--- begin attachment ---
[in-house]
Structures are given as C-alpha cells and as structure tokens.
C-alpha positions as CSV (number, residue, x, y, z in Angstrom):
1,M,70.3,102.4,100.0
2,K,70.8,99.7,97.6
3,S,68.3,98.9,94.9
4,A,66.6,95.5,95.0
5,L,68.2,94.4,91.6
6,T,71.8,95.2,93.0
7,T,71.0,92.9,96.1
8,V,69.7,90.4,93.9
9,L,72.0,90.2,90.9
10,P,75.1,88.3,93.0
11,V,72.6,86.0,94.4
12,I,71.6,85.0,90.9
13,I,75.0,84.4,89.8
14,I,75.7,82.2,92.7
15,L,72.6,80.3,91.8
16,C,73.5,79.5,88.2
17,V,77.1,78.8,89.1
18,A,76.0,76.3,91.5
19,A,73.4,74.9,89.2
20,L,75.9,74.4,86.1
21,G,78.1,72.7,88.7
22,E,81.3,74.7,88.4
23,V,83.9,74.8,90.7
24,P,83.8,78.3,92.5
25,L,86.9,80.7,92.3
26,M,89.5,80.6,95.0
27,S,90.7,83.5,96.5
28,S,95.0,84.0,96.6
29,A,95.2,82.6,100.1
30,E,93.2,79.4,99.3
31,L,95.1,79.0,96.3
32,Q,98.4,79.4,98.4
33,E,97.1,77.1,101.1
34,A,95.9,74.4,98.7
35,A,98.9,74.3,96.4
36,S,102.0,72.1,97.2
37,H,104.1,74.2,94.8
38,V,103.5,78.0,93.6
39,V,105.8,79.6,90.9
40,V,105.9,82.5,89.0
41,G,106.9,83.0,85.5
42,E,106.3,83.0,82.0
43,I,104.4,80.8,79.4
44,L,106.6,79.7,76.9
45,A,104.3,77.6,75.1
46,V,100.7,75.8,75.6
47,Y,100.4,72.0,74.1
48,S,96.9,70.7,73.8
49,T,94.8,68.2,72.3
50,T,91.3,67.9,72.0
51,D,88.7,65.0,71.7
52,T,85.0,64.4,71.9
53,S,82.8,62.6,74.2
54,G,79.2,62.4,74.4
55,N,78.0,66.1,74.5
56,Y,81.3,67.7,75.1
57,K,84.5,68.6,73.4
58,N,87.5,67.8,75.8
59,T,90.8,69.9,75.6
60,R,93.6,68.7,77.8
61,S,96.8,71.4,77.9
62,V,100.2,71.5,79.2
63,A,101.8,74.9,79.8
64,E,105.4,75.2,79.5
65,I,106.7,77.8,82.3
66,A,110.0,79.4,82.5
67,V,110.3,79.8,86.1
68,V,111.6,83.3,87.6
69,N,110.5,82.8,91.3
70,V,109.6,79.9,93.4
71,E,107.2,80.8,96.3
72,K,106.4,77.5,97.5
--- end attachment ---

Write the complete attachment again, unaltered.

[in-house]
Structures are given as C-alpha cells and as structure tokens.
C-alpha positions as CSV (number, residue, x, y, z in Angstrom):
1,M,70.3,102.4,100.0
2,K,70.8,99.7,97.6
3,S,68.3,98.9,94.9
4,A,66.6,95.5,95.0
5,L,68.2,94.4,91.6
6,T,71.8,95.2,93.0
7,T,71.0,92.9,96.1
8,V,69.7,90.4,93.9
9,L,72.0,90.2,90.9
10,P,75.1,88.3,93.0
11,V,72.6,86.0,94.4
12,I,71.6,85.0,90.9
13,I,75.0,84.4,89.8
14,I,75.7,82.2,92.7
15,L,72.6,80.3,91.8
16,C,73.5,79.5,88.2
17,V,77.1,78.8,89.1
18,A,76.0,76.3,91.5
19,A,73.4,74.9,89.2
20,L,75.9,74.4,86.1
21,G,78.1,72.7,88.7
22,E,81.3,74.7,88.4
23,V,83.9,74.8,90.7
24,P,83.8,78.3,92.5
25,L,86.9,80.7,92.3
26,M,89.5,80.6,95.0
27,S,90.7,83.5,96.5
28,S,95.0,84.0,96.6
29,A,95.2,82.6,100.1
30,E,93.2,79.4,99.3
31,L,95.1,79.0,96.3
32,Q,98.4,79.4,98.4
33,E,97.1,77.1,101.1
34,A,95.9,74.4,98.7
35,A,98.9,74.3,96.4
36,S,102.0,72.1,97.2
37,H,104.1,74.2,94.8
38,V,103.5,78.0,93.6
39,V,105.8,79.6,90.9
40,V,105.9,82.5,89.0
41,G,106.9,83.0,85.5
42,E,106.3,83.0,82.0
43,I,104.4,80.8,79.4
44,L,106.6,79.7,76.9
45,A,104.3,77.6,75.1
46,V,100.7,75.8,75.6
47,Y,100.4,72.0,74.1
48,S,96.9,70.7,73.8
49,T,94.8,68.2,72.3
50,T,91.3,67.9,72.0
51,D,88.7,65.0,71.7
52,T,85.0,64.4,71.9
53,S,82.8,62.6,74.2
54,G,79.2,62.4,74.4
55,N,78.0,66.1,74.5
56,Y,81.3,67.7,75.1
57,K,84.5,68.6,73.4
58,N,87.5,67.8,75.8
59,T,90.8,69.9,75.6
60,R,93.6,68.7,77.8
61,S,96.8,71.4,77.9
62,V,100.2,71.5,79.2
63,A,101.8,74.9,79.8
64,E,105.4,75.2,79.5
65,I,106.7,77.8,82.3
66,A,110.0,79.4,82.5
67,V,110.3,79.8,86.1
68,V,111.6,83.3,87.6
69,N,110.5,82.8,91.3
70,V,109.6,79.9,93.4
71,E,107.2,80.8,96.3
72,K,106.4,77.5,97.5